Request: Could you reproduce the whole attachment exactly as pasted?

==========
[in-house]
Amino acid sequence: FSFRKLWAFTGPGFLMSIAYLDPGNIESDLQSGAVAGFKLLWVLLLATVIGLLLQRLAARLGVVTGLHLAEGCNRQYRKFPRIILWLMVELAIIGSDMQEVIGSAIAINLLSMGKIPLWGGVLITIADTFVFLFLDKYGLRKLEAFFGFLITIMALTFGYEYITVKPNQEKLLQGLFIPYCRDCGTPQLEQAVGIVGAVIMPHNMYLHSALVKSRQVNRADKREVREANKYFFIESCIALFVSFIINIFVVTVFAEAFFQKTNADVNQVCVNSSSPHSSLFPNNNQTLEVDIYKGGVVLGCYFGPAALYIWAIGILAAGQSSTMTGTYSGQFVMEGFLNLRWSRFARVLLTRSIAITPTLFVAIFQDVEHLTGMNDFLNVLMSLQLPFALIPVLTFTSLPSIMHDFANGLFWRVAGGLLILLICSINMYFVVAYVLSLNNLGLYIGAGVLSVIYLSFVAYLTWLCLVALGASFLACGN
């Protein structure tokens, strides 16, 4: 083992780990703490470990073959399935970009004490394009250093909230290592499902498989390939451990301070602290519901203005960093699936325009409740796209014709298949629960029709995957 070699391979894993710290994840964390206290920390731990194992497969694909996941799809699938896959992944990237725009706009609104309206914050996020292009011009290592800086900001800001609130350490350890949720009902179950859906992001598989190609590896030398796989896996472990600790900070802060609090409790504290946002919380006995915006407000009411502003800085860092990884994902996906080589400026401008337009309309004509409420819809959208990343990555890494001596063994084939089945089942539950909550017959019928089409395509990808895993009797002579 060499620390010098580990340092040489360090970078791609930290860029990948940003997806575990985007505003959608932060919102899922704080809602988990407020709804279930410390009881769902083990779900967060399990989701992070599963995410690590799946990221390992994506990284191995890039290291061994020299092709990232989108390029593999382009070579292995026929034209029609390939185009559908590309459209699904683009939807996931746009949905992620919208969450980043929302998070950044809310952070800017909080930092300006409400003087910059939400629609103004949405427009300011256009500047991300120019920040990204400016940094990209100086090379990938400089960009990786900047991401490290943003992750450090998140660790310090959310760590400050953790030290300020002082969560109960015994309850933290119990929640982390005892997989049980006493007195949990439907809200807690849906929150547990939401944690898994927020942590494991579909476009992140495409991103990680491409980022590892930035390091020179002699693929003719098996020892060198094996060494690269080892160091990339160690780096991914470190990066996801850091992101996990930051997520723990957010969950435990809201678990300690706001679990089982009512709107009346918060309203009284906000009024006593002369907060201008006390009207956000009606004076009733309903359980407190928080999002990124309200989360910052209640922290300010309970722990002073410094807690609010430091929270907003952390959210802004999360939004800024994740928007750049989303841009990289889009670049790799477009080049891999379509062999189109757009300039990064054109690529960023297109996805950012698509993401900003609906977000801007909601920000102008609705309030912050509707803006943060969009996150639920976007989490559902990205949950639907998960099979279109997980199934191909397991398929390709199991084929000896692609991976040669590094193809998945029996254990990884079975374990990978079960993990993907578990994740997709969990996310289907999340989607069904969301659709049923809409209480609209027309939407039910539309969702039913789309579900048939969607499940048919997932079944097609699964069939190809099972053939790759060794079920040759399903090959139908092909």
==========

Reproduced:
[in-house]
Amino acid sequence: FSFRKLWAFTGPGFLMSIAYLDPGNIESDLQSGAVAGFKLLWVLLLATVIGLLLQRLAARLGVVTGLHLAEGCNRQYRKFPRIILWLMVELAIIGSDMQEVIGSAIAINLLSMGKIPLWGGVLITIADTFVFLFLDKYGLRKLEAFFGFLITIMALTFGYEYITVKPNQEKLLQGLFIPYCRDCGTPQLEQAVGIVGAVIMPHNMYLHSALVKSRQVNRADKREVREANKYFFIESCIALFVSFIINIFVVTVFAEAFFQKTNADVNQVCVNSSSPHSSLFPNNNQTLEVDIYKGGVVLGCYFGPAALYIWAIGILAAGQSSTMTGTYSGQFVMEGFLNLRWSRFARVLLTRSIAITPTLFVAIFQDVEHLTGMNDFLNVLMSLQLPFALIPVLTFTSLPSIMHDFANGLFWRVAGGLLILLICSINMYFVVAYVLSLNNLGLYIGAGVLSVIYLSFVAYLTWLCLVALGASFLACGN
């Protein structure tokens, strides 16, 4: 083992780990703490470990073959399935970009004490394009250093909230290592499902498989390939451990301070602290519901203005960093699936325009409740796209014709298949629960029709995957 070699391979894993710290994840964390206290920390731990194992497969694909996941799809699938896959992944990237725009706009609104309206914050996020292009011009290592800086900001800001609130350490350890949720009902179950859906992001598989190609590896030398796989896996472990600790900070802060609090409790504290946002919380006995915006407000009411502003800085860092990884994902996906080589400026401008337009309309004509409420819809959208990343990555890494001596063994084939089945089942539950909550017959019928089409395509990808895993009797002579 060499620390010098580990340092040489360090970078791609930290860029990948940003997806575990985007505003959608932060919102899922704080809602988990407020709804279930410390009881769902083990779900967060399990989701992070599963995410690590799946990221390992994506990284191995890039290291061994020299092709990232989108390029593999382009070579292995026929034209029609390939185009559908590309459209699904683009939807996931746009949905992620919208969450980043929302998070950044809310952070800017909080930092300006409400003087910059939400629609103004949405427009300011256009500047991300120019920040990204400016940094990209100086090379990938400089960009990786900047991401490290943003992750450090998140660790310090959310760590400050953790030290300020002082969560109960015994309850933290119990929640982390005892997989049980006493007195949990439907809200807690849906929150547990939401944690898994927020942590494991579909476009992140495409991103990680491409980022590892930035390091020179002699693929003719098996020892060198094996060494690269080892160091990339160690780096991914470190990066996801850091992101996990930051997520723990957010969950435990809201678990300690706001679990089982009512709107009346918060309203009284906000009024006593002369907060201008006390009207956000009606004076009733309903359980407190928080999002990124309200989360910052209640922290300010309970722990002073410094807690609010430091929270907003952390959210802004999360939004800024994740928007750049989303841009990289889009670049790799477009080049891999379509062999189109757009300039990064054109690529960023297109996805950012698509993401900003609906977000801007909601920000102008609705309030912050509707803006943060969009996150639920976007989490559902990205949950639907998960099979279109997980199934191909397991398929390709199991084929000896692609991976040669590094193809998945029996254990990884079975374990990978079960993990993907578990994740997709969990996310289907999340989607069904969301659709049923809409209480609209027309939407039910539309969702039913789309579900048939969607499940048919997932079944097609699964069939190809099972053939790759060794079920040759399903090959139908092909």